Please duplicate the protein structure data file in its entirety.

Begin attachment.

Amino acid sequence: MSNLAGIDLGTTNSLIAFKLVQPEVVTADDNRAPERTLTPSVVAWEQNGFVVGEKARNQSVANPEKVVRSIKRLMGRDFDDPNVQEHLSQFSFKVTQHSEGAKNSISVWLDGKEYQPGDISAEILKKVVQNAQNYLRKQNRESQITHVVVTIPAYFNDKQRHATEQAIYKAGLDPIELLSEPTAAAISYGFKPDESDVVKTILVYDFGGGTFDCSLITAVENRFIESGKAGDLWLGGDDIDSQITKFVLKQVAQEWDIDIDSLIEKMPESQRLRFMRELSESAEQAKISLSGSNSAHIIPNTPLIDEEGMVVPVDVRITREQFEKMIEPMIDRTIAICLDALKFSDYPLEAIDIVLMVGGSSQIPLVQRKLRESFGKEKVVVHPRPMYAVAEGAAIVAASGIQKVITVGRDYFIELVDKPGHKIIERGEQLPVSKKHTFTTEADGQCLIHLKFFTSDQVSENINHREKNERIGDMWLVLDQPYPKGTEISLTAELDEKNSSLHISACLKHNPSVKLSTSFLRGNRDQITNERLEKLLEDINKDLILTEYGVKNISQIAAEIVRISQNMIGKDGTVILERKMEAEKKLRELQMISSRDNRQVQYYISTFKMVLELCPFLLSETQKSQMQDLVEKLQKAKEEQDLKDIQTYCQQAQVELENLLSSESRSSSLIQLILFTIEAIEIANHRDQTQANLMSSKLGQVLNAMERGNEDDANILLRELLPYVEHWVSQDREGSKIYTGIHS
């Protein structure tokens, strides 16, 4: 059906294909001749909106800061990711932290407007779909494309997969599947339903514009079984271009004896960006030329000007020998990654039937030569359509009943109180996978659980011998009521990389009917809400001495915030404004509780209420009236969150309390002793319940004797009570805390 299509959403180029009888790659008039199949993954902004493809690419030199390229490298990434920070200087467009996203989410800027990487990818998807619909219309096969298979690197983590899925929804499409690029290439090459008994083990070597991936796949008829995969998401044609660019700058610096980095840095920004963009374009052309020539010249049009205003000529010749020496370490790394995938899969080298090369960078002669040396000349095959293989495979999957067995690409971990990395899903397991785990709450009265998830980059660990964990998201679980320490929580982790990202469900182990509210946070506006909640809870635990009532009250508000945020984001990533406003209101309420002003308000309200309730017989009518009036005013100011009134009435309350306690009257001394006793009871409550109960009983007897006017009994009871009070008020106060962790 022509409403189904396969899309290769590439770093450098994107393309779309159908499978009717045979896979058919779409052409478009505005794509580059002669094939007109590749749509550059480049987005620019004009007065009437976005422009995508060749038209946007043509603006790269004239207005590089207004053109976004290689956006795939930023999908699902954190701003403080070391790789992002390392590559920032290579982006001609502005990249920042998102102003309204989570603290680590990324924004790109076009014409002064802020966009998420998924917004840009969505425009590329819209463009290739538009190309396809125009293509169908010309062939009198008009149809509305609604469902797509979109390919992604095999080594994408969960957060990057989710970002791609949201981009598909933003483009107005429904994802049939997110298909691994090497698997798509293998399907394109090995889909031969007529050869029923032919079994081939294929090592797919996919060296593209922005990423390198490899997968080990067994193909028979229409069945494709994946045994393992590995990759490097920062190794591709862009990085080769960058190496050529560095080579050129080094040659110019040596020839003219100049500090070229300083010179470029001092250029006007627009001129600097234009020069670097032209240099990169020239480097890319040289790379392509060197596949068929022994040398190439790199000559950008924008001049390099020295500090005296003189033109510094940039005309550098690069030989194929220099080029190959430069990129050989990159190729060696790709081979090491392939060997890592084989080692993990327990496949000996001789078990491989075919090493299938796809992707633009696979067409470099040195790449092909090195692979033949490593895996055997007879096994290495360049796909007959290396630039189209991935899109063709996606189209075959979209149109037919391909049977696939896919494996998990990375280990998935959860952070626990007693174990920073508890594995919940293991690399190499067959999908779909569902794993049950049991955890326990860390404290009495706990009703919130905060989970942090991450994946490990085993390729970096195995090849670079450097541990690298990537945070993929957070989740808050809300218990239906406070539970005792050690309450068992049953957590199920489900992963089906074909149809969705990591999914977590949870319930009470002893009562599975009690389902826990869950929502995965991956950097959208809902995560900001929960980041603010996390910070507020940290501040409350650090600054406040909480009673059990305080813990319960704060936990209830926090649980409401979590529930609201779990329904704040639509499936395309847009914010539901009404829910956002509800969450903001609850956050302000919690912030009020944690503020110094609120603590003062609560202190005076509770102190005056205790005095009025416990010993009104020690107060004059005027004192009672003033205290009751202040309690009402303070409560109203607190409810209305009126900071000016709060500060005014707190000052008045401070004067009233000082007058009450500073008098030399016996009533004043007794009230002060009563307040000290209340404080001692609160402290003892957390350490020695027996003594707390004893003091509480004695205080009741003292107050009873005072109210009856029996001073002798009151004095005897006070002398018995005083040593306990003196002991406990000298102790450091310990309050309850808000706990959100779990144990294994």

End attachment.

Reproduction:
Amino acid sequence: MSNLAGIDLGTTNSLIAFKLVQPEVVTADDNRAPERTLTPSVVAWEQNGFVVGEKARNQSVANPEKVVRSIKRLMGRDFDDPNVQEHLSQFSFKVTQHSEGAKNSISVWLDGKEYQPGDISAEILKKVVQNAQNYLRKQNRESQITHVVVTIPAYFNDKQRHATEQAIYKAGLDPIELLSEPTAAAISYGFKPDESDVVKTILVYDFGGGTFDCSLITAVENRFIESGKAGDLWLGGDDIDSQITKFVLKQVAQEWDIDIDSLIEKMPESQRLRFMRELSESAEQAKISLSGSNSAHIIPNTPLIDEEGMVVPVDVRITREQFEKMIEPMIDRTIAICLDALKFSDYPLEAIDIVLMVGGSSQIPLVQRKLRESFGKEKVVVHPRPMYAVAEGAAIVAASGIQKVITVGRDYFIELVDKPGHKIIERGEQLPVSKKHTFTTEADGQCLIHLKFFTSDQVSENINHREKNERIGDMWLVLDQPYPKGTEISLTAELDEKNSSLHISACLKHNPSVKLSTSFLRGNRDQITNERLEKLLEDINKDLILTEYGVKNISQIAAEIVRISQNMIGKDGTVILERKMEAEKKLRELQMISSRDNRQVQYYISTFKMVLELCPFLLSETQKSQMQDLVEKLQKAKEEQDLKDIQTYCQQAQVELENLLSSESRSSSLIQLILFTIEAIEIANHRDQTQANLMSSKLGQVLNAMERGNEDDANILLRELLPYVEHWVSQDREGSKIYTGIHS
């Protein structure tokens, strides 16, 4: 059906294909001749909106800061990711932290407007779909494309997969599947339903514009079984271009004896960006030329000007020998990654039937030569359509009943109180996978659980011998009521990389009917809400001495915030404004509780209420009236969150309390002793319940004797009570805390 299509959403180029009888790659008039199949993954902004493809690419030199390229490298990434920070200087467009996203989410800027990487990818998807619909219309096969298979690197983590899925929804499409690029290439090459008994083990070597991936796949008829995969998401044609660019700058610096980095840095920004963009374009052309020539010249049009205003000529010749020496370490790394995938899969080298090369960078002669040396000349095959293989495979999957067995690409971990990395899903397991785990709450009265998830980059660990964990998201679980320490929580982790990202469900182990509210946070506006909640809870635990009532009250508000945020984001990533406003209101309420002003308000309200309730017989009518009036005013100011009134009435309350306690009257001394006793009871409550109960009983007897006017009994009871009070008020106060962790 022509409403189904396969899309290769590439770093450098994107393309779309159908499978009717045979896979058919779409052409478009505005794509580059002669094939007109590749749509550059480049987005620019004009007065009437976005422009995508060749038209946007043509603006790269004239207005590089207004053109976004290689956006795939930023999908699902954190701003403080070391790789992002390392590559920032290579982006001609502005990249920042998102102003309204989570603290680590990324924004790109076009014409002064802020966009998420998924917004840009969505425009590329819209463009290739538009190309396809125009293509169908010309062939009198008009149809509305609604469902797509979109390919992604095999080594994408969960957060990057989710970002791609949201981009598909933003483009107005429904994802049939997110298909691994090497698997798509293998399907394109090995889909031969007529050869029923032919079994081939294929090592797919996919060296593209922005990423390198490899997968080990067994193909028979229409069945494709994946045994393992590995990759490097920062190794591709862009990085080769960058190496050529560095080579050129080094040659110019040596020839003219100049500090070229300083010179470029001092250029006007627009001129600097234009020069670097032209240099990169020239480097890319040289790379392509060197596949068929022994040398190439790199000559950008924008001049390099020295500090005296003189033109510094940039005309550098690069030989194929220099080029190959430069990129050989990159190729060696790709081979090491392939060997890592084989080692993990327990496949000996001789078990491989075919090493299938796809992707633009696979067409470099040195790449092909090195692979033949490593895996055997007879096994290495360049796909007959290396630039189209991935899109063709996606189209075959979209149109037919391909049977696939896919494996998990990375280990998935959860952070626990007693174990920073508890594995919940293991690399190499067959999908779909569902794993049950049991955890326990860390404290009495706990009703919130905060989970942090991450994946490990085993390729970096195995090849670079450097541990690298990537945070993929957070989740808050809300218990239906406070539970005792050690309450068992049953957590199920489900992963089906074909149809969705990591999914977590949870319930009470002893009562599975009690389902826990869950929502995965991956950097959208809902995560900001929960980041603010996390910070507020940290501040409350650090600054406040909480009673059990305080813990319960704060936990209830926090649980409401979590529930609201779990329904704040639509499936395309847009914010539901009404829910956002509800969450903001609850956050302000919690912030009020944690503020110094609120603590003062609560202190005076509770102190005056205790005095009025416990010993009104020690107060004059005027004192009672003033205290009751202040309690009402303070409560109203607190409810209305009126900071000016709060500060005014707190000052008045401070004067009233000082007058009450500073008098030399016996009533004043007794009230002060009563307040000290209340404080001692609160402290003892957390350490020695027996003594707390004893003091509480004695205080009741003292107050009873005072109210009856029996001073002798009151004095005897006070002398018995005083040593306990003196002991406990000298102790450091310990309050309850808000706990959100779990144990294994």